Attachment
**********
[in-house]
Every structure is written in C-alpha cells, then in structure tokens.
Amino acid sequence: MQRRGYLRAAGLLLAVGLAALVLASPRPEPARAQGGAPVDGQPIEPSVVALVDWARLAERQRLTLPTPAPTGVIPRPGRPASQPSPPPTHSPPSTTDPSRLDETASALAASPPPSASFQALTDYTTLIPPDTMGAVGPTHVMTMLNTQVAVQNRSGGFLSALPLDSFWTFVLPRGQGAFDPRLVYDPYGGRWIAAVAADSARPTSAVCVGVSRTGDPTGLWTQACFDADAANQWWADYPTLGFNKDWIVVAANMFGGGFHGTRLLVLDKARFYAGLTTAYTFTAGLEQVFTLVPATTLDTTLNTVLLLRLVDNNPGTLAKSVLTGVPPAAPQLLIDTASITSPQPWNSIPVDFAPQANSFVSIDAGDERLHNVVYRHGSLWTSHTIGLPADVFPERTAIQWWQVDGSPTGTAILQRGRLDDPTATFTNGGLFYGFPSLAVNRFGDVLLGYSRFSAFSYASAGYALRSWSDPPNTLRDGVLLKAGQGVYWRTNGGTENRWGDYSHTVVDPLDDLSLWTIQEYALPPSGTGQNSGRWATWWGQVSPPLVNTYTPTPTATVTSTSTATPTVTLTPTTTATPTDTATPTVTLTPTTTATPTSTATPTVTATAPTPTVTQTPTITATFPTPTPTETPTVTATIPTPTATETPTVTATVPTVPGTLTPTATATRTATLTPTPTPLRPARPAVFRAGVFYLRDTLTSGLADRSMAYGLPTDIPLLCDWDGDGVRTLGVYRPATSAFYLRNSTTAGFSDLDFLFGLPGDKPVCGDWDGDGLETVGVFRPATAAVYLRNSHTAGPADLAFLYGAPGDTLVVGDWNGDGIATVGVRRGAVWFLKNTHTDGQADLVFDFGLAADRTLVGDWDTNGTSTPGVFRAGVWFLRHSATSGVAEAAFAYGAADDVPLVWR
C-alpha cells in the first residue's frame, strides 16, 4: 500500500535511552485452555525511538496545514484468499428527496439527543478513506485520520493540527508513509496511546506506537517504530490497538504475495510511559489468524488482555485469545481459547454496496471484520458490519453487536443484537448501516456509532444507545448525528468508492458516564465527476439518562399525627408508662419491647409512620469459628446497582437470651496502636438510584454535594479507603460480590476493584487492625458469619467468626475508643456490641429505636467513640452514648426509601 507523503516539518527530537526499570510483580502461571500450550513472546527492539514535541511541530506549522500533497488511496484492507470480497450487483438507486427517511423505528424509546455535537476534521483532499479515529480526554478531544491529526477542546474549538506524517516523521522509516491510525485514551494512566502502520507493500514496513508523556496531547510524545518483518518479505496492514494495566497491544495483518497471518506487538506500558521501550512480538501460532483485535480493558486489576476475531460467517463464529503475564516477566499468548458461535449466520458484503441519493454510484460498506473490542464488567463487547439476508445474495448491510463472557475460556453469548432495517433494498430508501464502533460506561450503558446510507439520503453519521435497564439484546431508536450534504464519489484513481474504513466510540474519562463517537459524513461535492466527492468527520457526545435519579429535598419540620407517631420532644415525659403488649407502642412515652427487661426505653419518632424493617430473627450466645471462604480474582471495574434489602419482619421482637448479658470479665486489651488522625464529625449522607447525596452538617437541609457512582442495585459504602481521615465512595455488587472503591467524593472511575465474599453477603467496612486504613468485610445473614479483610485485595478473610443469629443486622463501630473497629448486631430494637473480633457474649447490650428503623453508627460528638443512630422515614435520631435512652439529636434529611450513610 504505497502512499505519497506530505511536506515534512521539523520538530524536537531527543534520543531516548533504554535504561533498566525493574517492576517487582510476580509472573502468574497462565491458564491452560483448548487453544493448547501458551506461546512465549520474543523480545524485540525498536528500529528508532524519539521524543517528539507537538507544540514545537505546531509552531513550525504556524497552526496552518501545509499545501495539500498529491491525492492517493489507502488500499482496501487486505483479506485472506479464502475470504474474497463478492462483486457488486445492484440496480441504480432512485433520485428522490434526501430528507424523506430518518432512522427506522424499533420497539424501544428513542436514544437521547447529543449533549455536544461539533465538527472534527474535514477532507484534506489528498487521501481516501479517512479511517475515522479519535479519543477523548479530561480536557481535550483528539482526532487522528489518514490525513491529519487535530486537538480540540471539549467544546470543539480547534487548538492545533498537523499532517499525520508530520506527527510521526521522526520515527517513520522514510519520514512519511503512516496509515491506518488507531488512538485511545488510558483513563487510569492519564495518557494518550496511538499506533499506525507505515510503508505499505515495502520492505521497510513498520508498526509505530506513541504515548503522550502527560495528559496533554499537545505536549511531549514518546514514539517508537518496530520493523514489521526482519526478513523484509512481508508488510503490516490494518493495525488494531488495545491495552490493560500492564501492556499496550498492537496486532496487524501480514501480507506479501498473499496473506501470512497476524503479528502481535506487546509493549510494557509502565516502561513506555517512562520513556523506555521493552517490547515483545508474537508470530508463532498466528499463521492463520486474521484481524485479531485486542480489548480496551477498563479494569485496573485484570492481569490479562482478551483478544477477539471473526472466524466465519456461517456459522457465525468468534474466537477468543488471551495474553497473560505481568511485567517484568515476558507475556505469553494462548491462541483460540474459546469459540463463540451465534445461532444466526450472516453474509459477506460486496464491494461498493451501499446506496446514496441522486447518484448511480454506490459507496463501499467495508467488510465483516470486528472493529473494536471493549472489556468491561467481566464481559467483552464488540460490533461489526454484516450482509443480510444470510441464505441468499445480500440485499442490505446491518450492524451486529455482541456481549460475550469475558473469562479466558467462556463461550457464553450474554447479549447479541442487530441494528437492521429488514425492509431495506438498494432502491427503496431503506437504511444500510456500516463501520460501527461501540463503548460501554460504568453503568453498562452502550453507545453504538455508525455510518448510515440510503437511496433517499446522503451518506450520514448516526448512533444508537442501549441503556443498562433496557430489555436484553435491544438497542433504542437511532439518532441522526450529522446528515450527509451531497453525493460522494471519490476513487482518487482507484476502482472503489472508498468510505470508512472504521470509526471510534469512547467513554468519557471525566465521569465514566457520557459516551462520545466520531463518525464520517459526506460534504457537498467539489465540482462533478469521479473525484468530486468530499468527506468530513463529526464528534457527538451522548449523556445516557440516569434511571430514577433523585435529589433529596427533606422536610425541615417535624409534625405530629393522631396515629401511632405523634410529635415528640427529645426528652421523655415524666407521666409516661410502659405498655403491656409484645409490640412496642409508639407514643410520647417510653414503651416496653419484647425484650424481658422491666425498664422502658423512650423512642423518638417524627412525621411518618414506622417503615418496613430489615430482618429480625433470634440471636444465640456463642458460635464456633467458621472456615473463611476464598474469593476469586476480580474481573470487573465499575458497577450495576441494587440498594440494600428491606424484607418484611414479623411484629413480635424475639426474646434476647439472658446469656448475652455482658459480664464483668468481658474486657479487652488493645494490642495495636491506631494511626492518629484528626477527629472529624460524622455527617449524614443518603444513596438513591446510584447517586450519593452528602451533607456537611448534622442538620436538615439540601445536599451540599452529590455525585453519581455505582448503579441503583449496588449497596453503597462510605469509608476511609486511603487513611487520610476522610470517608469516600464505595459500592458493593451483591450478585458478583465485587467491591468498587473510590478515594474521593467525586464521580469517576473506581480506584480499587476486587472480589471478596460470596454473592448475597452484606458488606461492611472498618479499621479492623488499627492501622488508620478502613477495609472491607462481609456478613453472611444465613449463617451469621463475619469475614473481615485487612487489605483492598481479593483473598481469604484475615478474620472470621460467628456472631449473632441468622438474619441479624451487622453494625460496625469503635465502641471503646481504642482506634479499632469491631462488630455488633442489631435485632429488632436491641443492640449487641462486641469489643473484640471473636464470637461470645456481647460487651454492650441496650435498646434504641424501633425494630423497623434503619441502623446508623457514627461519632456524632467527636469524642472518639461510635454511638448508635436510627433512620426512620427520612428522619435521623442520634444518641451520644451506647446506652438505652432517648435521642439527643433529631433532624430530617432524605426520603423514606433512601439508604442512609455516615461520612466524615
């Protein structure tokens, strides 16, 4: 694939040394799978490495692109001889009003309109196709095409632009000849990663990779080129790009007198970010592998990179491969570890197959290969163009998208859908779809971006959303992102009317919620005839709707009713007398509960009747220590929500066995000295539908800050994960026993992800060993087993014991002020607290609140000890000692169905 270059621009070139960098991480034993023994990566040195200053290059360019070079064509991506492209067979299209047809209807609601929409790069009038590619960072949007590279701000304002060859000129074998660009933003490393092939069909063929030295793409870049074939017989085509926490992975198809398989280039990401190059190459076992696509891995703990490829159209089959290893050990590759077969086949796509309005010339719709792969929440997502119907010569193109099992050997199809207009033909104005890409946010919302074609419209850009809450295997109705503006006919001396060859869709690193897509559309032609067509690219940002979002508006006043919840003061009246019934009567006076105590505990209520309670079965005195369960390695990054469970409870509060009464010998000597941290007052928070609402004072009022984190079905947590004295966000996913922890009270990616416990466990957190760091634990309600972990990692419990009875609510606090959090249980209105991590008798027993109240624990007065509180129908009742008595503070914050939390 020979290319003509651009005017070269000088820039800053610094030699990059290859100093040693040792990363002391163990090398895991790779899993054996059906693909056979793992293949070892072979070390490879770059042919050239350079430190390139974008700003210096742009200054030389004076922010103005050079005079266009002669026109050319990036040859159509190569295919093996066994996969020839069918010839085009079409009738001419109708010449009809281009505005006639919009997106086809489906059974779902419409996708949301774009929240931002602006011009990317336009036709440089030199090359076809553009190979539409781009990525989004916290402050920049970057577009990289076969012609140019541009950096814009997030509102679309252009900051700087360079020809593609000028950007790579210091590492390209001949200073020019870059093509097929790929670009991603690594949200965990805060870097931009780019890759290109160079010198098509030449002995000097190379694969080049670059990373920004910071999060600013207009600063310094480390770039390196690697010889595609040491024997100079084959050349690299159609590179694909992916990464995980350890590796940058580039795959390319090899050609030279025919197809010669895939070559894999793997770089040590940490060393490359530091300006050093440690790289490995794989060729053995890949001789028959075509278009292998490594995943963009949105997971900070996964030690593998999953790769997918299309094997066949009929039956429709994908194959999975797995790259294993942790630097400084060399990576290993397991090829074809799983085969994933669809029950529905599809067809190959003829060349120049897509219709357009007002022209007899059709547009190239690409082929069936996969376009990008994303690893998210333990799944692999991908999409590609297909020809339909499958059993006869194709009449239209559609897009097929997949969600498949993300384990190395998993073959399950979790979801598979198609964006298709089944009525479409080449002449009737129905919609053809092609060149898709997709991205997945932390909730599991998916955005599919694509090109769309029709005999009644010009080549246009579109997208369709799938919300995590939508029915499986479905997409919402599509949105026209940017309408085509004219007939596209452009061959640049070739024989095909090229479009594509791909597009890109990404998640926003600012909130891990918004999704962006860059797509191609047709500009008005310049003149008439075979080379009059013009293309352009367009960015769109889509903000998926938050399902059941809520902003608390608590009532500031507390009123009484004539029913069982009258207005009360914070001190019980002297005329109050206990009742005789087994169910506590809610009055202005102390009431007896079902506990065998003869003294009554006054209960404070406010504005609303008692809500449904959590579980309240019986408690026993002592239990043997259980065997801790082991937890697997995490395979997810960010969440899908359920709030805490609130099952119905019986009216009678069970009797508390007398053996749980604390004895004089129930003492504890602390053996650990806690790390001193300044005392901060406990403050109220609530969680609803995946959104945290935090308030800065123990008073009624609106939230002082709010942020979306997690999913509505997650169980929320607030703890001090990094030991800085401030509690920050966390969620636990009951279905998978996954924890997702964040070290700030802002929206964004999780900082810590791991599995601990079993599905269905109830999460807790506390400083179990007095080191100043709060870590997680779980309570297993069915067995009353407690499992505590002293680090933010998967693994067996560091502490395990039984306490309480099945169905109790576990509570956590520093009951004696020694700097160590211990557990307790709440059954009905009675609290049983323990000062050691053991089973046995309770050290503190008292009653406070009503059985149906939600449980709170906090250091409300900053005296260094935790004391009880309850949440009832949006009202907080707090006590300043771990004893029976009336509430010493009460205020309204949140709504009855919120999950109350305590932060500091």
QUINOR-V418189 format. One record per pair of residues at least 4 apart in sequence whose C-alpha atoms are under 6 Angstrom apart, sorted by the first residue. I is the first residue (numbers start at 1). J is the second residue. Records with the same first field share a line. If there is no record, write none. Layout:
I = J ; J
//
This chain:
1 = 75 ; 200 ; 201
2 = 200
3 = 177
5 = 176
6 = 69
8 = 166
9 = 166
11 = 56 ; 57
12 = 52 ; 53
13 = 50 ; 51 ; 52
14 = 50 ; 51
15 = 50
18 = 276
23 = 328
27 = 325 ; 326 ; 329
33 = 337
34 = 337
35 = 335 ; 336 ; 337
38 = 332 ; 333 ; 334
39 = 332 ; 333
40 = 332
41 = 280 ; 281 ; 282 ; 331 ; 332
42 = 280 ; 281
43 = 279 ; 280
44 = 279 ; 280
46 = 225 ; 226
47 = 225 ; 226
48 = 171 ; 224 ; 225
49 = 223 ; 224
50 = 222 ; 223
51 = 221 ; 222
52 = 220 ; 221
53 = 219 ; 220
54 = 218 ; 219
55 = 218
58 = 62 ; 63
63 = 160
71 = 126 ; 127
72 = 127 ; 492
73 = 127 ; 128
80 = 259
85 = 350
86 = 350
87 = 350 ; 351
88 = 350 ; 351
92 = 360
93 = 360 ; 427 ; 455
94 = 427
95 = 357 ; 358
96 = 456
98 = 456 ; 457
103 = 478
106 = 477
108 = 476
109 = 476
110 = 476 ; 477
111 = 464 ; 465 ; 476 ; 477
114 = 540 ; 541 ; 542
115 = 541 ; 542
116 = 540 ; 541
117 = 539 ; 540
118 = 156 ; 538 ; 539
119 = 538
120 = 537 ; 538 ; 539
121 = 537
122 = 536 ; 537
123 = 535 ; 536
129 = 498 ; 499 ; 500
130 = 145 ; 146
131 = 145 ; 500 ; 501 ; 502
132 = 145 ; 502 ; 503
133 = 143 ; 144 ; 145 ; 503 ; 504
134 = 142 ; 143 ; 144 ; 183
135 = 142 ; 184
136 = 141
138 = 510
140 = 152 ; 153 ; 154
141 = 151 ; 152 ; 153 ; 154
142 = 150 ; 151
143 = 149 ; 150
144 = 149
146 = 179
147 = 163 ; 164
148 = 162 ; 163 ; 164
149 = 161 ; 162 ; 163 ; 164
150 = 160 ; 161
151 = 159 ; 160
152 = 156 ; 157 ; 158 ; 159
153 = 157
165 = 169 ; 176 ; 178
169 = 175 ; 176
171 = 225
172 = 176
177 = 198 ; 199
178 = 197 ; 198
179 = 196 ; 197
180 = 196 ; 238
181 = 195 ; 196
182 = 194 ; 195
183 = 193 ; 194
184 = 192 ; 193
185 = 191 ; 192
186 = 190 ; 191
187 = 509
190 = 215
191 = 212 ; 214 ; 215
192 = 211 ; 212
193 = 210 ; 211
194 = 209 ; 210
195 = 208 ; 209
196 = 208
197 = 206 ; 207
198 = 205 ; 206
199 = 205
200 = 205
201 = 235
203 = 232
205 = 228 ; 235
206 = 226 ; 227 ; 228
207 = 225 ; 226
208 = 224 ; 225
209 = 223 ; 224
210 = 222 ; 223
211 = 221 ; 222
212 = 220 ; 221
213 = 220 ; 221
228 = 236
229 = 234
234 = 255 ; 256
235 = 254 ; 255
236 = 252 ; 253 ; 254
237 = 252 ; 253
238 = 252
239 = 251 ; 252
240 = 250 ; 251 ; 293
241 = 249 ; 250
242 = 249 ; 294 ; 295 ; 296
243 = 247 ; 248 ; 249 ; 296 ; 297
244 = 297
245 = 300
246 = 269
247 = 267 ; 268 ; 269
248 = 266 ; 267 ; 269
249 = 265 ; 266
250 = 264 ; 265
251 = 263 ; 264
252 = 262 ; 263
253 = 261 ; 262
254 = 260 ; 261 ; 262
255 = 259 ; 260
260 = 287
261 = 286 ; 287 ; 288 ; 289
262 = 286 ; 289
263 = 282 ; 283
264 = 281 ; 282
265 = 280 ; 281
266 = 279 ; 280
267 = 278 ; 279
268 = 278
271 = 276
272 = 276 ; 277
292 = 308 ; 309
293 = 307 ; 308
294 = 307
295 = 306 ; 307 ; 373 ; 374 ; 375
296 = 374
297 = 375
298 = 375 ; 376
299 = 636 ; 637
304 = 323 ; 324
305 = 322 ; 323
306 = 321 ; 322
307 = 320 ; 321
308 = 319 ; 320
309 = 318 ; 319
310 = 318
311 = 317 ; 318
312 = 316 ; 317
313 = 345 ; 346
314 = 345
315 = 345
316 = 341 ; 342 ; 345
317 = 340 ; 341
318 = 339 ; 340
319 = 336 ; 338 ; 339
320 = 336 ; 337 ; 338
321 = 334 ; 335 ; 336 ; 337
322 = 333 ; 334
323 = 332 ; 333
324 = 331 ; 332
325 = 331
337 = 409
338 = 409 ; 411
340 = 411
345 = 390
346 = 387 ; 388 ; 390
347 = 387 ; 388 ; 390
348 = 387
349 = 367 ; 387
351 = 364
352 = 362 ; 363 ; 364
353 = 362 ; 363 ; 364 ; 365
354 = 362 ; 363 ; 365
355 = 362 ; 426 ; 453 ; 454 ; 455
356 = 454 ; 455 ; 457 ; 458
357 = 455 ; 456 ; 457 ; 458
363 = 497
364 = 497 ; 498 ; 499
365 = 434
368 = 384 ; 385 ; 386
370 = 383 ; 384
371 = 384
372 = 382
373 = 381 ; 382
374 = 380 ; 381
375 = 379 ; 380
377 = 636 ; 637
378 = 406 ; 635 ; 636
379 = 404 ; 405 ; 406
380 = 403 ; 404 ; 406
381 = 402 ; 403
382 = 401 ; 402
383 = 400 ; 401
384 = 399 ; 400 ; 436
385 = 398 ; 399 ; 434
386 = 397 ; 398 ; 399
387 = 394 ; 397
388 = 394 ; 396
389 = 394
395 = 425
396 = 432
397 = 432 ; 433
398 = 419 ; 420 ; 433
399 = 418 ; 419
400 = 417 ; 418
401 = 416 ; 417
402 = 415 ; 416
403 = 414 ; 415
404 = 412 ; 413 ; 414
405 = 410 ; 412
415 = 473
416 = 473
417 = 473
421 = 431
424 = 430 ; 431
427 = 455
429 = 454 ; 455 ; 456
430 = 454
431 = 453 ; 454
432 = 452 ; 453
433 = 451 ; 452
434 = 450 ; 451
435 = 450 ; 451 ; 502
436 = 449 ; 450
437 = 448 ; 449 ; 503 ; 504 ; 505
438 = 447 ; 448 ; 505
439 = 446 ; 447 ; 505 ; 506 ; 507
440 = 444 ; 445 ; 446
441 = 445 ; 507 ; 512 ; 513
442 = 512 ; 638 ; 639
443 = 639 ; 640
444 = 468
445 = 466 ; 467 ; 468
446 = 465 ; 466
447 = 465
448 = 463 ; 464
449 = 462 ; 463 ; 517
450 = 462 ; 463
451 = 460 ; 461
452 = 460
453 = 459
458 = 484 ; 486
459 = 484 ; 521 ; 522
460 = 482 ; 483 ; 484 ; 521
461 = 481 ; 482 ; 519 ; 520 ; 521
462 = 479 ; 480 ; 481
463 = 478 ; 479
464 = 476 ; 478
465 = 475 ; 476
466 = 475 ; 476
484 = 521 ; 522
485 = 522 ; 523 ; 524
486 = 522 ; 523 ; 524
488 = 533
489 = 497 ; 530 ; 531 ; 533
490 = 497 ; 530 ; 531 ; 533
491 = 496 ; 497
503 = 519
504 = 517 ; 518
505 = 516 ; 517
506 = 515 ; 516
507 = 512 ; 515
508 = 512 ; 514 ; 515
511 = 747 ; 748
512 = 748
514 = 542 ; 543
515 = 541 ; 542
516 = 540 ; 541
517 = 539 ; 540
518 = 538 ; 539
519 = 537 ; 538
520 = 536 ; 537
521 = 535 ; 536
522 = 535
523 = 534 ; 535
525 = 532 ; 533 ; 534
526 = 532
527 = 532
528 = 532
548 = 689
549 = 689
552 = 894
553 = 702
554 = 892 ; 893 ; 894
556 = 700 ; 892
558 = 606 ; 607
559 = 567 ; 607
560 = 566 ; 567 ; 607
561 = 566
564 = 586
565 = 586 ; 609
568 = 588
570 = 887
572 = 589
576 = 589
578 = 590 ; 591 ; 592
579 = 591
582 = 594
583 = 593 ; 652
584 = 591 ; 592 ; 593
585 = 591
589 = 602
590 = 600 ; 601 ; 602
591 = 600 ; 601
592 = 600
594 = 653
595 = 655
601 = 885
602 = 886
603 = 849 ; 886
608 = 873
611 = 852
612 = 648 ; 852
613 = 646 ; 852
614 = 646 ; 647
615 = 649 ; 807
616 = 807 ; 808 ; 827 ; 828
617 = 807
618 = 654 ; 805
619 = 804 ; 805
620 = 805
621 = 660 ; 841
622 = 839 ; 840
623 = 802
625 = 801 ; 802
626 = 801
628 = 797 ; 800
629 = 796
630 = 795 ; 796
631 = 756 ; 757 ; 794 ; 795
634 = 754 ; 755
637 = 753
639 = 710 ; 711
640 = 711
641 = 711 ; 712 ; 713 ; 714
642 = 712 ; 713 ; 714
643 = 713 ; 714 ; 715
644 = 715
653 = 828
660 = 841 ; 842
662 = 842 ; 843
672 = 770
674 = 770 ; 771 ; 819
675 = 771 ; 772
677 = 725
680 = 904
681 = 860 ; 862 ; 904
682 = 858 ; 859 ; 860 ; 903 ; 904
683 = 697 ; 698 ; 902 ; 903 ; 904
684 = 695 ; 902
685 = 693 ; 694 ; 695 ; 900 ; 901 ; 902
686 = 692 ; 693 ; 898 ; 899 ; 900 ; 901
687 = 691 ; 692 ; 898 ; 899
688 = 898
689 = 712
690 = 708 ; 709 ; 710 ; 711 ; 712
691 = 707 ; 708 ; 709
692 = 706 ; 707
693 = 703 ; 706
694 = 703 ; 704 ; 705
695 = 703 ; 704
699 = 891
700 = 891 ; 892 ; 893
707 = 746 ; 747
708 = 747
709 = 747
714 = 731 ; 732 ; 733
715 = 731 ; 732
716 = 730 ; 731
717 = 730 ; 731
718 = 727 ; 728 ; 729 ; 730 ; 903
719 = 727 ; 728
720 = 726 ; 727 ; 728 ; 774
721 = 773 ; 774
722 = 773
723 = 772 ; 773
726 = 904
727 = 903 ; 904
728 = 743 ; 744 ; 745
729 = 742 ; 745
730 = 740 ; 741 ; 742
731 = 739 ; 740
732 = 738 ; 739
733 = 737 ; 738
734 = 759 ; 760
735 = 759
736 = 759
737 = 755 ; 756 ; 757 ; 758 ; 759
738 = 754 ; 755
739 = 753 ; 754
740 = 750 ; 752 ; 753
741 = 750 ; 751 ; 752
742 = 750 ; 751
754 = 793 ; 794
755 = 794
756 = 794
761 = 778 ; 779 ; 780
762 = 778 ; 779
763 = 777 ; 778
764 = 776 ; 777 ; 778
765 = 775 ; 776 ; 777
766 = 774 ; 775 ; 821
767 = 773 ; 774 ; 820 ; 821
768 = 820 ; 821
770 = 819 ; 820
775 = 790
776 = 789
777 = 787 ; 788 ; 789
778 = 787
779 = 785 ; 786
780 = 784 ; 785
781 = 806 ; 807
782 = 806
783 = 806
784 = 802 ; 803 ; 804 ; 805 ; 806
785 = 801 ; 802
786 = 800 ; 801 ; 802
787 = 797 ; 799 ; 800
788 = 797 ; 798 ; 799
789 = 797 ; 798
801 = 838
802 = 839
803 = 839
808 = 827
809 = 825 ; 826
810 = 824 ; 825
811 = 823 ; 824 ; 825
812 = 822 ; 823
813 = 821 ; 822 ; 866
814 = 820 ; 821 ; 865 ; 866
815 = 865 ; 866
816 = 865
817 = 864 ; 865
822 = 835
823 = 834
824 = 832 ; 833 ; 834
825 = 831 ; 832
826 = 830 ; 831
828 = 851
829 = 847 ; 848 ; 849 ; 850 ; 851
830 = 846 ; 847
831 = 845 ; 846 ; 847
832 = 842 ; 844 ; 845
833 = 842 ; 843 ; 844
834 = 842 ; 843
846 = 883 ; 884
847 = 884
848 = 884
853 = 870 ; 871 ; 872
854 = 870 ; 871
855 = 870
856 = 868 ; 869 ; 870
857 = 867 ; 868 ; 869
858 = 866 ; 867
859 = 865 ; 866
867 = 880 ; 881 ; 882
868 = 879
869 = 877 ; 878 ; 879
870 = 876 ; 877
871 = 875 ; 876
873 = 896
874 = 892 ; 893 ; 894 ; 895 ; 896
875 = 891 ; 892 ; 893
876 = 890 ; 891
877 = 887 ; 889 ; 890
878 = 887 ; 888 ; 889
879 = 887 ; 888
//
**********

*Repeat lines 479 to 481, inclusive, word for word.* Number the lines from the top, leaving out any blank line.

829 = 847 ; 848 ; 849 ; 850 ; 851
830 = 846 ; 847
831 = 845 ; 846 ; 847